A proposal to ban drivers from using handheld cellphones on Indiana roads is advancing in the state Legislature after testimony from people who have been injured or lost loved ones in traffic crashes caused by distracted drivers.
Lake Michigan shore fight continues in court, Legislature
The years-long struggle between public and private rights along Indiana’s Lake Michigan shoreline continues in the Indiana Statehouse and in federal court, even as the state marks the two-year anniversary of a landmark Indiana Supreme Court decision that ruled in the public’s favor.Read More
Web Exclusive: Expungement wait period case awaits justices
After more than 10 years with a criminal record, Naveed Gulzar successfully petitioned to reduce his felony conviction to a misdemeanor. But when he tried to expunge the conviction two years later, Gulzar faced an unexpected setback. The Indiana Supreme Court will decide whether Gulzar and others in his situation must wait longer for an expungement.Read More
New law gives moms, dads behind bars hope in TPR cases
Christina Kovats and Kristina Byers previously served time at the Indiana Women’s Prison, and this year they became advocates who worked to draft Indiana legislation aimed at dismantling the black-and-white mentality regarding termination of parental rights for incarcerated mothers. A new law now gives judges discretion in TPR cases involving parents behind bars.Read More
Halt of simple pot prosecutions gets mixed reaction
Reactions have been mixed to the recent announcement that the Marion County Prosecutor’s Office will no longer prosecute cases of simple possession of less than 1 ounce of marijuana. Marion County Prosecutor Ryan Mears announced the new policy Sept. 30.Read More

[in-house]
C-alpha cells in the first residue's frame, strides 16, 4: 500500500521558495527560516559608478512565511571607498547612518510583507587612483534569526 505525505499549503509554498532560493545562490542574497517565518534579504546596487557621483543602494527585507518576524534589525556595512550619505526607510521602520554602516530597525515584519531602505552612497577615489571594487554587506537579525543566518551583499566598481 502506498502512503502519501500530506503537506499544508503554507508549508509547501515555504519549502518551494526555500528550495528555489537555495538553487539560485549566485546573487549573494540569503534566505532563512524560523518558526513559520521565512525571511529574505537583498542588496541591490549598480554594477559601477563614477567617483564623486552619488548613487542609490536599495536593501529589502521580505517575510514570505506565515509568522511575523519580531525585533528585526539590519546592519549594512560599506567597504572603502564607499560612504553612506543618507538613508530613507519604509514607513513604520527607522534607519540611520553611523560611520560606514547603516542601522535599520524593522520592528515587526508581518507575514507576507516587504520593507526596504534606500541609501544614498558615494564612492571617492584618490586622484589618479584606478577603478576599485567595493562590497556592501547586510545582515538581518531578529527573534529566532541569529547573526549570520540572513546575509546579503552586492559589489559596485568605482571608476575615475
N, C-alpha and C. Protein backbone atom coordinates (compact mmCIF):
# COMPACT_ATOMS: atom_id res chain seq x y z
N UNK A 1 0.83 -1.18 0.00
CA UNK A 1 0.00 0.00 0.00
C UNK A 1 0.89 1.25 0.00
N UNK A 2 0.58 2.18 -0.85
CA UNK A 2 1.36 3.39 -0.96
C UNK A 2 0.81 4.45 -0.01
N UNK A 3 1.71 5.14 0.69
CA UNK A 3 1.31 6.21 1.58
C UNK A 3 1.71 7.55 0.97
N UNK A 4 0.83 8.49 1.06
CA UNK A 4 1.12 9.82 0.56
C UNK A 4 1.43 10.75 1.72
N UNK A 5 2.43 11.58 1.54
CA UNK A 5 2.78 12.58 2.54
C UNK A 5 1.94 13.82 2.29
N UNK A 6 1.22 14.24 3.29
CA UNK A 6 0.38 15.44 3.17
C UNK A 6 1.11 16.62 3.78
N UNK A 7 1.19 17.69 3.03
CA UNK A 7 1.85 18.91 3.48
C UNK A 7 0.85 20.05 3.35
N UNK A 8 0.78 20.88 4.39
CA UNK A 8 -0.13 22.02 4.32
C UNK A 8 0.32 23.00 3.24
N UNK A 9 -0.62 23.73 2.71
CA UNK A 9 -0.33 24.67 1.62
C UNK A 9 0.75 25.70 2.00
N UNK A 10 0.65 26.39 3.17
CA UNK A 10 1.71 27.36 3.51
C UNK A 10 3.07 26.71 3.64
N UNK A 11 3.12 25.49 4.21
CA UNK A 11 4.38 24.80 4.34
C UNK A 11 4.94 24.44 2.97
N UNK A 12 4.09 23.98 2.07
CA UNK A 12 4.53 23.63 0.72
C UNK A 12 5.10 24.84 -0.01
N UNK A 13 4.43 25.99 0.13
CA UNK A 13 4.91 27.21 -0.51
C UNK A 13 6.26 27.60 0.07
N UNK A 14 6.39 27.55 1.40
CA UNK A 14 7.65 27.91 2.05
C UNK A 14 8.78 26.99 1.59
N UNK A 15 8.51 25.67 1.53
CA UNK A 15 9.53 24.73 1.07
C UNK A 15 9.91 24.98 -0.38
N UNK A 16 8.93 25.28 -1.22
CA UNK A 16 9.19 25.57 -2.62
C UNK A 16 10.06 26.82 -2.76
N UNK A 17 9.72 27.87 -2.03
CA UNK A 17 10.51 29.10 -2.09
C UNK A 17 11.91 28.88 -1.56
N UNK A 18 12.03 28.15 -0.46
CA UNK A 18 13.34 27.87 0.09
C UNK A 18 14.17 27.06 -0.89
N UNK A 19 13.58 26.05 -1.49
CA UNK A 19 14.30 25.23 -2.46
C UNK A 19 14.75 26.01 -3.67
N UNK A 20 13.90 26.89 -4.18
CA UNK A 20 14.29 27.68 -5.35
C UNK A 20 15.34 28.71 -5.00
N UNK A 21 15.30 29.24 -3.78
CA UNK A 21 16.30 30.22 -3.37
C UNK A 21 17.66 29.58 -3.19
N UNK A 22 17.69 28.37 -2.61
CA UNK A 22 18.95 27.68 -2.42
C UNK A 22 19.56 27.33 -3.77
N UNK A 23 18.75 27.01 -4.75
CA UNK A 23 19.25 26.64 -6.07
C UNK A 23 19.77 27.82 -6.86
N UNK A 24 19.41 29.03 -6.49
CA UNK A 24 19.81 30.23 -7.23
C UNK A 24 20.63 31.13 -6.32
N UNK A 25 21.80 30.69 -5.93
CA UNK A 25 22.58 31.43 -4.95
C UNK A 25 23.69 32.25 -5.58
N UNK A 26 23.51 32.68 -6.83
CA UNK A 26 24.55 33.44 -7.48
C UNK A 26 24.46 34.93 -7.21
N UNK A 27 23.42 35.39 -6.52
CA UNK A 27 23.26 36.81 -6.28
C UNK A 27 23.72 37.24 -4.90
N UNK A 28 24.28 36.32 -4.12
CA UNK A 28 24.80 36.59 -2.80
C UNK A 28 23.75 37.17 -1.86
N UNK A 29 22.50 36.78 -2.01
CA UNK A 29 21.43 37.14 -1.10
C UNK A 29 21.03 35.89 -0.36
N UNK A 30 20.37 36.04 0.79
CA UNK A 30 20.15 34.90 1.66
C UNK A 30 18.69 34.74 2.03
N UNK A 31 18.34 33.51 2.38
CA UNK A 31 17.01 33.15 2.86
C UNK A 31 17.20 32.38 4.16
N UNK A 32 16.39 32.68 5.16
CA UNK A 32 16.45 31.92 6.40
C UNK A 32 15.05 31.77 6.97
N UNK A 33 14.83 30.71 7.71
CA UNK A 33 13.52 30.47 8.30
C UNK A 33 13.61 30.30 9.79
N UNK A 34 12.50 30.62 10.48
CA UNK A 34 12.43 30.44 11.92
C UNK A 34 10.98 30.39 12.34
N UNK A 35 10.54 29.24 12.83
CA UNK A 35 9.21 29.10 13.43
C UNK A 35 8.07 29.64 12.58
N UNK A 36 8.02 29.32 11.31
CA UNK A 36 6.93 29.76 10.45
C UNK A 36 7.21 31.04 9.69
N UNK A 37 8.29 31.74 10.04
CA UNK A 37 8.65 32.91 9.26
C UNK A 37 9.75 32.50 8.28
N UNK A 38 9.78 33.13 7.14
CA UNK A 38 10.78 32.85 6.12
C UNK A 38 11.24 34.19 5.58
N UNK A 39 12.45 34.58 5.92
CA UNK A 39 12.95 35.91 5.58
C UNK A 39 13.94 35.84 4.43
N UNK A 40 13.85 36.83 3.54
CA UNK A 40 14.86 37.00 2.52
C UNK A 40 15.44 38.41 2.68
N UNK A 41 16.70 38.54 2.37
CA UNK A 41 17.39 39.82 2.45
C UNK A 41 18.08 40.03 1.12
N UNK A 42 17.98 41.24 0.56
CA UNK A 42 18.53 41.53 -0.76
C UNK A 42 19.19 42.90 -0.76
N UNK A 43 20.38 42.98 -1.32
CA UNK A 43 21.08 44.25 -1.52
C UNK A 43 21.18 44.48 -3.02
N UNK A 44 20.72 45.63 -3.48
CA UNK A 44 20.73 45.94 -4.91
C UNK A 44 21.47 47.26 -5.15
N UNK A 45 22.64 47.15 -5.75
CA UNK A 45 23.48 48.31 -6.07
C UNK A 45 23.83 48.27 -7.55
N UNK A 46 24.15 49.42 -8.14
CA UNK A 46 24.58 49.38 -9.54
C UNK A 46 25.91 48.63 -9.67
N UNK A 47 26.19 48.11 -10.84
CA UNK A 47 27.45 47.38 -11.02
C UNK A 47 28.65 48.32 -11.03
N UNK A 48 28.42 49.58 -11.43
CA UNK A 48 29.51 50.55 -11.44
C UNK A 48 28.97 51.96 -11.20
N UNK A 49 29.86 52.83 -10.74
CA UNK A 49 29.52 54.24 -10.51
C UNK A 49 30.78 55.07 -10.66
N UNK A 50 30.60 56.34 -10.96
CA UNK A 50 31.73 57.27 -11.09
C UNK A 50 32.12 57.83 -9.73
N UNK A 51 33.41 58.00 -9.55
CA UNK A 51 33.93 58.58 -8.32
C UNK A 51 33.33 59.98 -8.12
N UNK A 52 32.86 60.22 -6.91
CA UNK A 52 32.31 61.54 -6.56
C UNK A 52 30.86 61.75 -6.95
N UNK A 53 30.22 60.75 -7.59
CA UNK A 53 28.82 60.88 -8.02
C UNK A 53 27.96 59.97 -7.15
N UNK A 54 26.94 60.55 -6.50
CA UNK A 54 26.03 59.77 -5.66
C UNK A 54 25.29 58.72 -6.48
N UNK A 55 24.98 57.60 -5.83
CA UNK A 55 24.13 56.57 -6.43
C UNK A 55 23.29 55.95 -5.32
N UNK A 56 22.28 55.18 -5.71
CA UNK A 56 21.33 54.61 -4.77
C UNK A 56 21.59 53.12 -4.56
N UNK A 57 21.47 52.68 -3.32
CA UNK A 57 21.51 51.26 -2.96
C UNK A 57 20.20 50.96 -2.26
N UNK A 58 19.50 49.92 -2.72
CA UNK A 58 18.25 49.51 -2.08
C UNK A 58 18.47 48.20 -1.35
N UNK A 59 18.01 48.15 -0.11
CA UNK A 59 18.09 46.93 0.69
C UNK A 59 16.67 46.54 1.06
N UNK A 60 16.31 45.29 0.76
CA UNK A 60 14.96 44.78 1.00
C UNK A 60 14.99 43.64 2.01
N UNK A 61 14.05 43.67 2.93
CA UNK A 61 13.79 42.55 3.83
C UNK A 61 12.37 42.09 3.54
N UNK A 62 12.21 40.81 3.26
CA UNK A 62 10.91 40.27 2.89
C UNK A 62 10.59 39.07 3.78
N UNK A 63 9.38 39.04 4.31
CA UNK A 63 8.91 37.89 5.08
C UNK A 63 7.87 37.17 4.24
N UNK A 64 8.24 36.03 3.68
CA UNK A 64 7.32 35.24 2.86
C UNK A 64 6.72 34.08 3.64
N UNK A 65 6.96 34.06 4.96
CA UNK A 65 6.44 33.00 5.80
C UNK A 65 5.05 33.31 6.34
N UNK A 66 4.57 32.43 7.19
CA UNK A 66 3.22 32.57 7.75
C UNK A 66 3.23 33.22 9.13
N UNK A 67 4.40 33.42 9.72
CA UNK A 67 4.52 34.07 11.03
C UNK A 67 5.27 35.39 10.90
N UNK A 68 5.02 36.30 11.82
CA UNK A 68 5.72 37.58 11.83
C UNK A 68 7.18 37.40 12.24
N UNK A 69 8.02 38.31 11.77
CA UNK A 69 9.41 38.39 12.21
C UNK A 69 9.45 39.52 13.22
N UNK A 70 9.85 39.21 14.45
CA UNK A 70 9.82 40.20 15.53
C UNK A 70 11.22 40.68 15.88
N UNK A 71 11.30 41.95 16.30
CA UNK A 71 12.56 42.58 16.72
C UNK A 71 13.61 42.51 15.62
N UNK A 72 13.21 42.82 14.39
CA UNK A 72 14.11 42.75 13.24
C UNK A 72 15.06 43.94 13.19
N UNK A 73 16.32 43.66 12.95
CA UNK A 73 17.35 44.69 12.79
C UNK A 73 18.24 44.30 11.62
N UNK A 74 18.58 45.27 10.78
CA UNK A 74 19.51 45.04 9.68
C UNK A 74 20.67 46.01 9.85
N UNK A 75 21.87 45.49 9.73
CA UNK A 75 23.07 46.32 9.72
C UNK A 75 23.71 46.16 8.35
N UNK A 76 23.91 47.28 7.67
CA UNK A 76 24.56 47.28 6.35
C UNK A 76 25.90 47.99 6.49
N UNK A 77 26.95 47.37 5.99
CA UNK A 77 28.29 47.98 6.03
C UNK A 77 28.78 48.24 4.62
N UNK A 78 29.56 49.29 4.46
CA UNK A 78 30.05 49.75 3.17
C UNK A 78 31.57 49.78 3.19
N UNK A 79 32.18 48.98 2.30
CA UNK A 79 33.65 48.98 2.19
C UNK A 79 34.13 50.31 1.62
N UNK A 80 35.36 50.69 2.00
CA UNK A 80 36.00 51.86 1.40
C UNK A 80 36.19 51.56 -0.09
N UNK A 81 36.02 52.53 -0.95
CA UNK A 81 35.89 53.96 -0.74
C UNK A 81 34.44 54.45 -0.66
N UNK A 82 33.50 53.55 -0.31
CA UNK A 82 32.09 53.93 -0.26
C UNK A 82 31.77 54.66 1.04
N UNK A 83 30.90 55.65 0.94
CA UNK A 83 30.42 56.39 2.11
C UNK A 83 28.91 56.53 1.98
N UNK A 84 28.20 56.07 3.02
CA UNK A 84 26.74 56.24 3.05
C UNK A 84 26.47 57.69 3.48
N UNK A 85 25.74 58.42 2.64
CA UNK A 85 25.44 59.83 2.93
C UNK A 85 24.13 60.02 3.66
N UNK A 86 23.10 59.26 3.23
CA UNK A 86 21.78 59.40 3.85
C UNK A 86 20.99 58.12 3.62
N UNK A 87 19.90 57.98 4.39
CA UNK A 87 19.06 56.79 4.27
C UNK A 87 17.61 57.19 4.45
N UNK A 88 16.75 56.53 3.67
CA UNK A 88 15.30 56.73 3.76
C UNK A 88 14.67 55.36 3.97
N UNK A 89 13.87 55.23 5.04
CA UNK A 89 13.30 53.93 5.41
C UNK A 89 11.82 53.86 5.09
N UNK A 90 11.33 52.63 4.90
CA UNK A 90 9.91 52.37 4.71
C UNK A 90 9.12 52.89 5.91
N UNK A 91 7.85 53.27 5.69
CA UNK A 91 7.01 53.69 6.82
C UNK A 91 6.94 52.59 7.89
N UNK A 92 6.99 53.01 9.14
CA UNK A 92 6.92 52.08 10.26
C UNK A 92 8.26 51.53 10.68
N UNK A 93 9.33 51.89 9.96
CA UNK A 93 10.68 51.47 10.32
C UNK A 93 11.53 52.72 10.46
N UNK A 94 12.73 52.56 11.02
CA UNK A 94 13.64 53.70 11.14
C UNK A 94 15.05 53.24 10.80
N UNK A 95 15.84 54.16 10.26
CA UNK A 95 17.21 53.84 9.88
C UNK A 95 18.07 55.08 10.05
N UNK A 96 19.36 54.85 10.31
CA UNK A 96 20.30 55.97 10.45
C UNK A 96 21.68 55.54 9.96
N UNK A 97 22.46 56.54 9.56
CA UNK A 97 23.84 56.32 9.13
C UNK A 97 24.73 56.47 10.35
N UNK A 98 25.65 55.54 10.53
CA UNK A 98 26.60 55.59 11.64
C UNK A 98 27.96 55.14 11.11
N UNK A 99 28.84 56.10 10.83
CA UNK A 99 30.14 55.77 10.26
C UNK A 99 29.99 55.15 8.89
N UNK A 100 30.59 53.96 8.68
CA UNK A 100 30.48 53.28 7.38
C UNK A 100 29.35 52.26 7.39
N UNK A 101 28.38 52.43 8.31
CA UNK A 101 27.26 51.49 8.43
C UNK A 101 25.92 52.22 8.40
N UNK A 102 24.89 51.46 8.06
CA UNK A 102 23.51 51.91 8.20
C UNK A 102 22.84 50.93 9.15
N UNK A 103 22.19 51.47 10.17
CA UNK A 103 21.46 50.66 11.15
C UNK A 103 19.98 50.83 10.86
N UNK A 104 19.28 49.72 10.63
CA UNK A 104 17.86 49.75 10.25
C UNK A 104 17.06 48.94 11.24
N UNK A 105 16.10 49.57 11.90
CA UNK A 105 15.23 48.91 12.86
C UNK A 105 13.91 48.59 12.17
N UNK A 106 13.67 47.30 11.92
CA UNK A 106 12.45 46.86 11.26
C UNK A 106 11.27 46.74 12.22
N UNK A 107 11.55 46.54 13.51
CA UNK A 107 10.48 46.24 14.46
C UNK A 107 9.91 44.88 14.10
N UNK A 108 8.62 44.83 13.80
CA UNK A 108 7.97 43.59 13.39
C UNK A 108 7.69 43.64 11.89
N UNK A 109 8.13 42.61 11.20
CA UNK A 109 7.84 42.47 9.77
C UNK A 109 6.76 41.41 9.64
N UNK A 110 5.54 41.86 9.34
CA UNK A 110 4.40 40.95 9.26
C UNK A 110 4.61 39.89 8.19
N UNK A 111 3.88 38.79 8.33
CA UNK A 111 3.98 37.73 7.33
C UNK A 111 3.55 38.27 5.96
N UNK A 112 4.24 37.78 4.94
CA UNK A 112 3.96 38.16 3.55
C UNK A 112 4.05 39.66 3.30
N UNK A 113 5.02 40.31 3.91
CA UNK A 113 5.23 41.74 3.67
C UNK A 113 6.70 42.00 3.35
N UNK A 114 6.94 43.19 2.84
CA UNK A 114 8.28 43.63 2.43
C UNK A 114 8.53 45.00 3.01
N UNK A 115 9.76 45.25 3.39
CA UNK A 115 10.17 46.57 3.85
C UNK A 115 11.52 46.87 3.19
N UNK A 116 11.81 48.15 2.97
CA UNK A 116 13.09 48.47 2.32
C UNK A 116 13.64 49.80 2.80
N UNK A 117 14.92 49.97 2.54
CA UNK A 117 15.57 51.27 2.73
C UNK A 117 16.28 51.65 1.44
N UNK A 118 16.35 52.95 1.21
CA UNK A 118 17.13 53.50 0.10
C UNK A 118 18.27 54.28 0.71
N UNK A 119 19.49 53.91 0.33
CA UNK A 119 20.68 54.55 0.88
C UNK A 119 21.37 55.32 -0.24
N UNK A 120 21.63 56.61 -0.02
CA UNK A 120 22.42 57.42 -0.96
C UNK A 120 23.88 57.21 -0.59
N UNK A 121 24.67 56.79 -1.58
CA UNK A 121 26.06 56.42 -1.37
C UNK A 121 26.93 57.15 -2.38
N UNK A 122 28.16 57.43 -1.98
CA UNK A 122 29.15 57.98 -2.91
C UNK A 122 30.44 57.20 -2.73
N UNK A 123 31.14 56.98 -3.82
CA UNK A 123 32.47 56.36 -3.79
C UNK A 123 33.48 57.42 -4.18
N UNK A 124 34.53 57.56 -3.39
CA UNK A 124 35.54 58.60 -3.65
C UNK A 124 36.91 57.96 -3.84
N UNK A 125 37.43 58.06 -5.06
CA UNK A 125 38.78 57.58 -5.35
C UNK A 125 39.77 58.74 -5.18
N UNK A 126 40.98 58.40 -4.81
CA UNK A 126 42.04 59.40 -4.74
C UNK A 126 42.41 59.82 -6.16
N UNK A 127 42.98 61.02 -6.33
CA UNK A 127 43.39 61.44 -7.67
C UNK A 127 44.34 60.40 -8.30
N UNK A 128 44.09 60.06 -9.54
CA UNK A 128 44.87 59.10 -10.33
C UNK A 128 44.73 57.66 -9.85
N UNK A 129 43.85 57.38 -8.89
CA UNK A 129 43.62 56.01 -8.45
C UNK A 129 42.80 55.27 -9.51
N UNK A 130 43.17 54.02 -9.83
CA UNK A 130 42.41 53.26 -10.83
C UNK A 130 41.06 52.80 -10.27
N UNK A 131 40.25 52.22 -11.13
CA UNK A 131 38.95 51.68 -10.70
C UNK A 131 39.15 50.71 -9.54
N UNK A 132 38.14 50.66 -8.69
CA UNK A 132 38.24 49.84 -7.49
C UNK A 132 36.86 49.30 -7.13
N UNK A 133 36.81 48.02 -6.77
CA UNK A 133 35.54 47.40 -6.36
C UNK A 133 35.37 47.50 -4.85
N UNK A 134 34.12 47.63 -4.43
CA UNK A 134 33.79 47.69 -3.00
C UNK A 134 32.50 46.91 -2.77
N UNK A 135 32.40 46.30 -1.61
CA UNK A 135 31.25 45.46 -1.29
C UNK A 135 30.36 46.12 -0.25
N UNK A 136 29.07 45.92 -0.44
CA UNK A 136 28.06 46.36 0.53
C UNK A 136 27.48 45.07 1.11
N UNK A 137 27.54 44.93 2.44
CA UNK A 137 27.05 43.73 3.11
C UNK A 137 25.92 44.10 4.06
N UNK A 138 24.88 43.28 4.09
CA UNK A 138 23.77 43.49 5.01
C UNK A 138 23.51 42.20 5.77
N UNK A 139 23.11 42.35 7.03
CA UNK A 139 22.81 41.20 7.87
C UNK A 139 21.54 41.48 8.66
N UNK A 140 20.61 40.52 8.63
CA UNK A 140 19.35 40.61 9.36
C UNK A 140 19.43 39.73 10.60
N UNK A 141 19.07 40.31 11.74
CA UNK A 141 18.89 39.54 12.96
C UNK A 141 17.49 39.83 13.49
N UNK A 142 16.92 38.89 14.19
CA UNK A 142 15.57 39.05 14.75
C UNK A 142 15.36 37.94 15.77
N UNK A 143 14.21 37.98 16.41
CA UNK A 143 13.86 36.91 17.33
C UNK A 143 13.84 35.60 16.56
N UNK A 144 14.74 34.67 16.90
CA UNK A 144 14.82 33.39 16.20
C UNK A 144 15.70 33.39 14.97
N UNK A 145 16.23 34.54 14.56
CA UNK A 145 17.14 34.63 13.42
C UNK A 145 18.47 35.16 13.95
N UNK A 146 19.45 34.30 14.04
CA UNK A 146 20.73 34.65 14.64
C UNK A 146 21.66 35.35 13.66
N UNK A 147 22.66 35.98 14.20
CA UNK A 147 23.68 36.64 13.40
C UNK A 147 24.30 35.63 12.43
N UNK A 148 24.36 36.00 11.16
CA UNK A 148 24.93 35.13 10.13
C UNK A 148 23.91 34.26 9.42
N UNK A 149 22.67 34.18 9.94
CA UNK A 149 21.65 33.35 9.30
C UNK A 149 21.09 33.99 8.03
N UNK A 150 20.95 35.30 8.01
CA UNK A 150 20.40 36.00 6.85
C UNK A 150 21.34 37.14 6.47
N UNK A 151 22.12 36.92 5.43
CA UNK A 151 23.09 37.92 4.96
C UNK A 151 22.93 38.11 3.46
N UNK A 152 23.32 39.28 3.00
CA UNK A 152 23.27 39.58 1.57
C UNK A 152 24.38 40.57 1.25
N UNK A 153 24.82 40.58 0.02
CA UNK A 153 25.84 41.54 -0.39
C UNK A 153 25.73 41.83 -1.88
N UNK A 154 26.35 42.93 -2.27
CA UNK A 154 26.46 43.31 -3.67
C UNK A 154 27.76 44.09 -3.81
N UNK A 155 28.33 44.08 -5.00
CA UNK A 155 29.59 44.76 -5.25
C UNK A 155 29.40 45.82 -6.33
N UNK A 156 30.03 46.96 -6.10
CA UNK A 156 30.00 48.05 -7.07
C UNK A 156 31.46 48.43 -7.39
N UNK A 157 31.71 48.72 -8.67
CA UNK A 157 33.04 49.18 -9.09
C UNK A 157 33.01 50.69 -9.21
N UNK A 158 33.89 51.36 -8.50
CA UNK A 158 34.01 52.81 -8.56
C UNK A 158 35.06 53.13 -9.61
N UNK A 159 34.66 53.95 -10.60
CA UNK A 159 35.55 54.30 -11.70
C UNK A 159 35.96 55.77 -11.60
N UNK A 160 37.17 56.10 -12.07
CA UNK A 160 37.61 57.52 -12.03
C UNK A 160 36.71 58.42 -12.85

The city of Fort Wayne is entitled to tax revenues for providing fire protection services to annexed land in Allen County, but past revenues will stay with the original fire protection district that served the area before the annexation, the Indiana Court of Appeals ruled Friday. A dissenting judge, however, questioned whether the case should have proceeded in the Indiana Tax Court instead.
The nation’s two largest teachers unions want schools to revise or eliminate active shooter drills, asserting that they can harm students’ mental health and that there are better ways to prepare for the possibility of a school shooting.
More than 2,000 sets of fetal remains found last year at the suburban Chicago garage of one of the Midwest’s most prolific abortion doctors were buried Wednesday at an Indiana cemetery where the state’s attorney general told a gathering that the remains’ discovery was “horrifying to anyone with normal sensibilities.”
The Indiana Tax Court has reversed an Indiana Board of Tax Review’s final determination, answering the dispositive issue of whether an assessor should have capped a homeowner’s 2013 property tax liability at 1% instead of 2% of her property’s gross assessed value.
The owner a controversial Charlestown zoo who recently lost his federal exhibitor’s license is now also facing a state lawsuit that would shut down the zoo’s underlying nonprofit organization and remove him as its director, citing allegations of animal abuse, financial improprieties, intimidation and more.